Can Indonesia's 'zoo of death' turn things around?
Last month, a young lion named Michael was found hanged in his cage at Surabaya zoo.
The 18-month-old got his neck tangled in a cable used by keepers to open and close his cage.
An official claimed the lion got himself caught as he jumped around.
However, by the time the police arrived, the lion's carcass had been removed from the cage, complicating any investigation into whether negligence contributed to his death.
Zoo director Ratna Achjuningrum said keepers did not realise they should wait for police.
"They did not think that it was potentially a crime scene that needed to be sealed off," she said.
Surabaya zoo, on the island of Java, is Indonesia's oldest - and home to thousands of animals, birds and other creatures.
In recent months, however, it has been dubbed "the zoo of death" because of the number of animals dying from malnutrition, disease and neglect.
A few days before Michael's death, a wildebeest was found dead in its cage. A few days later, a young mountain goat died of neck injuries. Zoo officials said it was attacked by an adult goat.
And in March 2012, 20kg (44 pounds) of plastic were found in the stomach of a dead giraffe.
In the 1970s the zoo was South East Asia's largest, with more species than anywhere else in the region.
Today it has a total of 3,465 animals from 201 species living within its walls.
But far from being a statistic it should be proud of, activists say overpopulation - along with lack of funding and expertise - are urgent problems for management to address.
Entering the park, crowds of noisy black-furred gibbons known as siamang play, sleep and eat on an island. Nearby, pelicans and herons are crammed into an aviary measuring about 180 sq m (1,940 sq ft).
Veterinarian Liang Kaspe, the zoo's head of operations, says the cage is big enough for the 86 pelicans inside.
"There is no overpopulation here," she said. "They need to live in big groups in order to breed."
"We have a plan to expand this cage," she added.
In a row of enclosures surrounded by a moat, dozens of long-tailed macaques roamed around in packs. At least 10 of them had babies attached to their stomachs like marsupials.
Dr Liang acknowledged that there was a surplus of macaques, but said the zoo could not reduce the population because it could not find any place to take them.
"It's not that easy to move these animals, because we need to think about their lives when they're out of this zoo," she said.
"It's not like having a cow or a cat that you can sell or give to other people if you don't want them anymore."
But other experts say urgent action is needed.
The World Association of Zoos and Aquariums (Waza), a group that includes 300 leading zoos and aquariums as its members, deems the animal welfare conditions in Surabaya so appalling that its leader has written two letters to Indonesian President Susilo Bambang Yudhoyono in the past two months.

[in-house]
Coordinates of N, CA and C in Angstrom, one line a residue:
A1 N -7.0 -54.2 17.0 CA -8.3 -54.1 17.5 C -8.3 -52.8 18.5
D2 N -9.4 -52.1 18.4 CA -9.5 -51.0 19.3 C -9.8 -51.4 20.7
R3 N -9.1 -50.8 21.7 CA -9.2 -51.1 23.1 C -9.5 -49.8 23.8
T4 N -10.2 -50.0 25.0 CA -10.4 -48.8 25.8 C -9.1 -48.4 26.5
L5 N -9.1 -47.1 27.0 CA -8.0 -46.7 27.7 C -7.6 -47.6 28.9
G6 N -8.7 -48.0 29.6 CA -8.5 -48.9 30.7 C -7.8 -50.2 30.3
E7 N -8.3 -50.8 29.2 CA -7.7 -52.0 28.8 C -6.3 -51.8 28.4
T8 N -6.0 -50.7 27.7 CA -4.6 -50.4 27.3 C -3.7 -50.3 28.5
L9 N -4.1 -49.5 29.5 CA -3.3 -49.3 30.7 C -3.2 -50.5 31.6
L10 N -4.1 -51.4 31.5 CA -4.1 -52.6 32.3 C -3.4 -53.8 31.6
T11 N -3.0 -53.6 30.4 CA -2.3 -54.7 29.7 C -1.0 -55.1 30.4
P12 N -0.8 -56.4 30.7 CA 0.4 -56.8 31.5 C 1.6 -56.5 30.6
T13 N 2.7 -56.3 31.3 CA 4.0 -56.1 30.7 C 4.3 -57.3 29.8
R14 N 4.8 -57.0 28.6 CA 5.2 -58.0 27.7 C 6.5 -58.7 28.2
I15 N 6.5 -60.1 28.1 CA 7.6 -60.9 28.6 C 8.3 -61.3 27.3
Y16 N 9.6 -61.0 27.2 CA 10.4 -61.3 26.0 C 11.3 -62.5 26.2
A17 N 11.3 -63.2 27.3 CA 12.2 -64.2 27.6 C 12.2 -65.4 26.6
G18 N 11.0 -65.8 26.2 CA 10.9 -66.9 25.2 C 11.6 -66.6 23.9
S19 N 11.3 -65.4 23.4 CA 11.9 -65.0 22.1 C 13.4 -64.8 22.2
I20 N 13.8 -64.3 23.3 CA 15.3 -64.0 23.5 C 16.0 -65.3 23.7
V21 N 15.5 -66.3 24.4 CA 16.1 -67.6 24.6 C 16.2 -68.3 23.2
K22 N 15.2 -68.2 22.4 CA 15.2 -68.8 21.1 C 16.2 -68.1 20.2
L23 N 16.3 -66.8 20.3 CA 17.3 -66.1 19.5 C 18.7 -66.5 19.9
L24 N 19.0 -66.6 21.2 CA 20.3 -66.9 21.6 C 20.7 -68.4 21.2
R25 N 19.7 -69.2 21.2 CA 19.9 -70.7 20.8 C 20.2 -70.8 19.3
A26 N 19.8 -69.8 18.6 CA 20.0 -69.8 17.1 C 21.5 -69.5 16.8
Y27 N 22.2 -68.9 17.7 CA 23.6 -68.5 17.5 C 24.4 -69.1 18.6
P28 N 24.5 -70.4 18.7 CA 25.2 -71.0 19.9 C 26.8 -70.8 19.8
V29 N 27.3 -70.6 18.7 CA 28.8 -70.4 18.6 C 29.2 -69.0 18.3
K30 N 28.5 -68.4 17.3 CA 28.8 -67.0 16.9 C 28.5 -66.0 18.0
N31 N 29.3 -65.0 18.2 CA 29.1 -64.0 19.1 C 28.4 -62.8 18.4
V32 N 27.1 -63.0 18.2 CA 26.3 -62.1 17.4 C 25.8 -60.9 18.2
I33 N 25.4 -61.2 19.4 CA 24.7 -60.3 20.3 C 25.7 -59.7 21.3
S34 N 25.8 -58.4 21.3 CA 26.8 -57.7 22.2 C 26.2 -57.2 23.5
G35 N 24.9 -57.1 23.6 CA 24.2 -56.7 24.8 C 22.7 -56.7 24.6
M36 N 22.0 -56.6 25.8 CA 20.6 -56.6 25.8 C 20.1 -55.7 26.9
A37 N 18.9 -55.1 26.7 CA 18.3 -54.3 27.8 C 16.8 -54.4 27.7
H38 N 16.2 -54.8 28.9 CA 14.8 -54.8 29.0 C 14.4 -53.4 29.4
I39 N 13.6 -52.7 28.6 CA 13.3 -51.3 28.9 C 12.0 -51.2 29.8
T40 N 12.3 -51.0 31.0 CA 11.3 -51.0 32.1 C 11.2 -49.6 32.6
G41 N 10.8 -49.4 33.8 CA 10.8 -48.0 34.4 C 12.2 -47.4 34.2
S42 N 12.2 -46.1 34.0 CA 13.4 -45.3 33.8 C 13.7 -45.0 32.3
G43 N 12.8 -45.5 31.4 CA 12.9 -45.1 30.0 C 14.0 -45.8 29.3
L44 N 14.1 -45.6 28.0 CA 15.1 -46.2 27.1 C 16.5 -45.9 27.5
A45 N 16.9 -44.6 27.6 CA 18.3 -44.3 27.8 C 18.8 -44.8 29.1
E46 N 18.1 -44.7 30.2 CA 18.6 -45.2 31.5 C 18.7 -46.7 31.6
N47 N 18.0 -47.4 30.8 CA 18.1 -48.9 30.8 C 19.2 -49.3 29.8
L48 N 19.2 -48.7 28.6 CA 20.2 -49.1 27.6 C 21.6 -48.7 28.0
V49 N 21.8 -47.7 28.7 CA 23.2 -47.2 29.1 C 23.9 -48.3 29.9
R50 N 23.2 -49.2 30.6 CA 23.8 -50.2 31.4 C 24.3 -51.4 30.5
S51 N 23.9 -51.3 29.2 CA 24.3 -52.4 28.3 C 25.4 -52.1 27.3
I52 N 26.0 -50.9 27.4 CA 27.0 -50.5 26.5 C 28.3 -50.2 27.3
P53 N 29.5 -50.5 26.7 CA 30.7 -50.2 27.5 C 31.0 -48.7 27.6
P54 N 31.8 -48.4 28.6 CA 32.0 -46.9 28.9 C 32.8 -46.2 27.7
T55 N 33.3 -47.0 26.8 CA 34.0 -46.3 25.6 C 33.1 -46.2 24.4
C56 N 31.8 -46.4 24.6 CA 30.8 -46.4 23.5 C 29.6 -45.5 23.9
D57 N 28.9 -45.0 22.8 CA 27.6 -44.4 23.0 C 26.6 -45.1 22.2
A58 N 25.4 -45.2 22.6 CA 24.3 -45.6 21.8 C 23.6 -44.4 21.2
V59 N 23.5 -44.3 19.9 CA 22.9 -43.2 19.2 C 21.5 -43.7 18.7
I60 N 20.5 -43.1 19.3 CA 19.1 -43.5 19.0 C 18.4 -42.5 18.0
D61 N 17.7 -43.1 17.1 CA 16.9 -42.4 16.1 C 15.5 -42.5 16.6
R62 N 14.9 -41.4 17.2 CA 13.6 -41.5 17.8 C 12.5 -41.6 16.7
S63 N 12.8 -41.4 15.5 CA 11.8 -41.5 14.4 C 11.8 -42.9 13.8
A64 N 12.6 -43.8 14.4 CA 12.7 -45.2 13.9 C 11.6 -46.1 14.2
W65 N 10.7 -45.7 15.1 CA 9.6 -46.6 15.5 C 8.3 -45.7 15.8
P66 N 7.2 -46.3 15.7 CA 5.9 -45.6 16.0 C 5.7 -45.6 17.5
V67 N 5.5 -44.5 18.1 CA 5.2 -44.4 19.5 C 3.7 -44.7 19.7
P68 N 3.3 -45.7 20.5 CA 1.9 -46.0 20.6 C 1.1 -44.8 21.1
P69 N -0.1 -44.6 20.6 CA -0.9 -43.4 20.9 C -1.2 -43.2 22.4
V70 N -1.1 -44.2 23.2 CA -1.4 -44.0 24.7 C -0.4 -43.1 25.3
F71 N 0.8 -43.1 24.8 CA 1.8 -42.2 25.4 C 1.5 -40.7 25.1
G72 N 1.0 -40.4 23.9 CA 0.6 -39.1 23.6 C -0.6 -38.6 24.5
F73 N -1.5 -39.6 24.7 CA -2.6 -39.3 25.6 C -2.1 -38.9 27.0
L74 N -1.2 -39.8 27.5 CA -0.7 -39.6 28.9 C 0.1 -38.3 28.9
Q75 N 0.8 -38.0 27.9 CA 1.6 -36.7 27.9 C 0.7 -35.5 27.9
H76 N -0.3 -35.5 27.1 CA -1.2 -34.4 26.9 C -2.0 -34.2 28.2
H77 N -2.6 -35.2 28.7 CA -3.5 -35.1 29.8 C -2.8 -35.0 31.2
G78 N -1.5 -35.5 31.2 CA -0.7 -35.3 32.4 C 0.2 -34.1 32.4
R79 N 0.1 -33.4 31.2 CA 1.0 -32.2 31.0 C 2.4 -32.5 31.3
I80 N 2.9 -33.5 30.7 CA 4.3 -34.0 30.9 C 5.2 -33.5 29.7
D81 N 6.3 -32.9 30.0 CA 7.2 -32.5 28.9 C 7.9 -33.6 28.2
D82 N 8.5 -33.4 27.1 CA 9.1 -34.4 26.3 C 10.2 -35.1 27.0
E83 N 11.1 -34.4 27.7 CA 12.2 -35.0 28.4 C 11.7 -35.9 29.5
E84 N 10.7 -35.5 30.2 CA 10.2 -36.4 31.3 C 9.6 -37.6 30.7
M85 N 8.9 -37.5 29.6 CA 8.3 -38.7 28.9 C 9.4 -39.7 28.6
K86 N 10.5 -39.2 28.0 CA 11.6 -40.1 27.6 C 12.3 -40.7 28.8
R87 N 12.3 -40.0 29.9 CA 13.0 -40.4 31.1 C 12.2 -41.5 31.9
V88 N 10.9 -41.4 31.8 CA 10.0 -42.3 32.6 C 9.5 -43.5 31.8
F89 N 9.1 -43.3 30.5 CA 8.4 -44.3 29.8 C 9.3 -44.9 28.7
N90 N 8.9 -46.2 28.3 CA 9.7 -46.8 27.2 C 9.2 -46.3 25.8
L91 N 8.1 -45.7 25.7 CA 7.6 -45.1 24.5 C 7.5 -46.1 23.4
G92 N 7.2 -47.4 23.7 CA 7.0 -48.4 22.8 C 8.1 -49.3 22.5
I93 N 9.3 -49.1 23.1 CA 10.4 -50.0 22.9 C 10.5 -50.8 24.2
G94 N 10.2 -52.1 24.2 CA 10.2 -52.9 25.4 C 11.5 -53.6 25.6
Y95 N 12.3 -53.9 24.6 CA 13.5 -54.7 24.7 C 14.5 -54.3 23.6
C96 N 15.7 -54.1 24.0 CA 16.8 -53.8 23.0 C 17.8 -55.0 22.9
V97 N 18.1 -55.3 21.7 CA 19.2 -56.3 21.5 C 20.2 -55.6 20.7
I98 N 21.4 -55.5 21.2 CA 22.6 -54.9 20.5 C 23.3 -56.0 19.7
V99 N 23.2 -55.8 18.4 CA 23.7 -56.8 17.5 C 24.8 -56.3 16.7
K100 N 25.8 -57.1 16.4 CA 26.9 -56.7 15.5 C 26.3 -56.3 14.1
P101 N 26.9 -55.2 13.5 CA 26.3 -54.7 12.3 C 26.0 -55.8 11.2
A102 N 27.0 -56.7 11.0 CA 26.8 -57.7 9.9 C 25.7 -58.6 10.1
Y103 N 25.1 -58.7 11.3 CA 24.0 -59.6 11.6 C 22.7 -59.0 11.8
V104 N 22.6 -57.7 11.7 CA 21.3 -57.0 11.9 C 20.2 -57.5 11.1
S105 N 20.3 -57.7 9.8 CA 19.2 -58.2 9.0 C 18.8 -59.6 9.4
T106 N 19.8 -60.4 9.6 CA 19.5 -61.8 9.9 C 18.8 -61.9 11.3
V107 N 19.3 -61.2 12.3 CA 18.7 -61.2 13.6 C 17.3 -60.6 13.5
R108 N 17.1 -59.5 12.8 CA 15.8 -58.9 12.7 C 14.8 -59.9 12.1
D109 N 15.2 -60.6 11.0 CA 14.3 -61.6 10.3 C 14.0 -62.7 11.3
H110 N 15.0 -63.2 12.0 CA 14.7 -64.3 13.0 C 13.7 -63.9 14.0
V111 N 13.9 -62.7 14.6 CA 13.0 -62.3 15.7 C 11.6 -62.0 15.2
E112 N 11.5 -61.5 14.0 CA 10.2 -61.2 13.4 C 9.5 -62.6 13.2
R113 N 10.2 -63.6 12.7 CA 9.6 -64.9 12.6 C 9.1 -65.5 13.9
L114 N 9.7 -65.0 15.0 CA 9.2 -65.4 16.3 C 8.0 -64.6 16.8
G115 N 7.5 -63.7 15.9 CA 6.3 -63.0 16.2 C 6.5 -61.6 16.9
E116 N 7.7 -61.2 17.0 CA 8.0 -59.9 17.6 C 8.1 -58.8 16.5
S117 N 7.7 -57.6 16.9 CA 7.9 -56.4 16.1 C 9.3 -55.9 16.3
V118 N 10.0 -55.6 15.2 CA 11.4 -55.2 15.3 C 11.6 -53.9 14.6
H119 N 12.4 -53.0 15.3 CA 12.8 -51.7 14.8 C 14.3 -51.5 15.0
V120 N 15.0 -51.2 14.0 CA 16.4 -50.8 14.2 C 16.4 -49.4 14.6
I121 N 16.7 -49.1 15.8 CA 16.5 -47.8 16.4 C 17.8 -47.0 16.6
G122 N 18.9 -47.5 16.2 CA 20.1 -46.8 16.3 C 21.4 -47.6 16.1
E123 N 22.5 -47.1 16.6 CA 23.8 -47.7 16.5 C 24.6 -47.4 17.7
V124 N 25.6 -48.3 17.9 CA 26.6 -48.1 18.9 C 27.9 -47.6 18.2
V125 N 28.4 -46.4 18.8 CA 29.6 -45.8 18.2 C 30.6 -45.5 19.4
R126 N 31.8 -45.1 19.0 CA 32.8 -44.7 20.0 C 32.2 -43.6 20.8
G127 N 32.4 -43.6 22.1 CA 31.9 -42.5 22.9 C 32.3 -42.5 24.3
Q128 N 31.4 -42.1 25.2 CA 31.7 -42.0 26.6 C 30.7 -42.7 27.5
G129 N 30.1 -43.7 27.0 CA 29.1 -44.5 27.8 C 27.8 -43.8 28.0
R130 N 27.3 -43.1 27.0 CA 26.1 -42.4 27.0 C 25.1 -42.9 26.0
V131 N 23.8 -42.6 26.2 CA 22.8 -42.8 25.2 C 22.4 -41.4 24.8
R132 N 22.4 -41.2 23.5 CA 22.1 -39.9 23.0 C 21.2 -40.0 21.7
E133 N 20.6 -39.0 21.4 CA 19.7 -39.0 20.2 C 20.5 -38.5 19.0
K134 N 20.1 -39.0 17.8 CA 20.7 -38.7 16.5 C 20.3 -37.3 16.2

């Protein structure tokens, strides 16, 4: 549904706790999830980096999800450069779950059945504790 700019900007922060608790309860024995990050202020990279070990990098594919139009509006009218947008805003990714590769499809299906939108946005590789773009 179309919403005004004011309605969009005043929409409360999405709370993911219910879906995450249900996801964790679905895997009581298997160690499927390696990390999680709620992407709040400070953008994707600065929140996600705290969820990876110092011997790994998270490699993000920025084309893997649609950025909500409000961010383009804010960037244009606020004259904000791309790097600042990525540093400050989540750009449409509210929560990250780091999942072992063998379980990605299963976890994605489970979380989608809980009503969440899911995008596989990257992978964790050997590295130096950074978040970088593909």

In one of the letters, Waza Executive Director Gerald Dick said the situation in Surabaya was "becoming more than a single zoo issue".
He suggested that the conditions in Surabaya could threaten the reputation of all zoos, which often face criticism from groups that oppose keeping animals in captivity.
Last month Mr Yudhoyono finally stepped in. In front of journalists, the Indonesian leader said that his wife "never slept" because of the barrage of messages on social media that she received about the zoo.
After he met officials, the central government formally gave Surabaya Mayor Tri Rismaharini full authority to manage the zoo.
The move is expected to put a stop to the infighting and frequent changes in management that have taken place in recent years.
In 2010, as conditions deteriorated, the central government asked experienced zookeeper Tony Sumampau to temporarily run the zoo - then funded by admission fees and external fundraising.
Ms Rismaharini took it over last year, amid deepening problems, but zoo management has not been part of the city budget until now.
Mr Sumampau said he doubted whether the city government would succeed on its own in improving the animals' welfare.
"As long as they change most of the staff and the management, and they have a professional to help them run the zoo, I think it can happen," he said.
"But this is a very difficult political decision. If the mayor wants to spend money, she can rebuild the zoo. But she is not going to be a mayor forever, and that is why most government zoos in Indonesia are not in good condition."
Back at the zoo, Director Ratna Achjuningrum rejected the notion that the Surabaya zoo had become a national shame.
"We have many successes, for example we've been successful in breeding Komodos, and in providing a place for proboscis monkeys that resembles their natural habitat."
The endangered primates she referred to came from the mangrove, riverine and swamp forests in the island of Kalimantan, also known as Borneo.
I pointed out that the island where the proboscis monkeys lived in the zoo had several dead trees.
"Of course there are still shortcomings, but we will improve them," Ms Ratna said.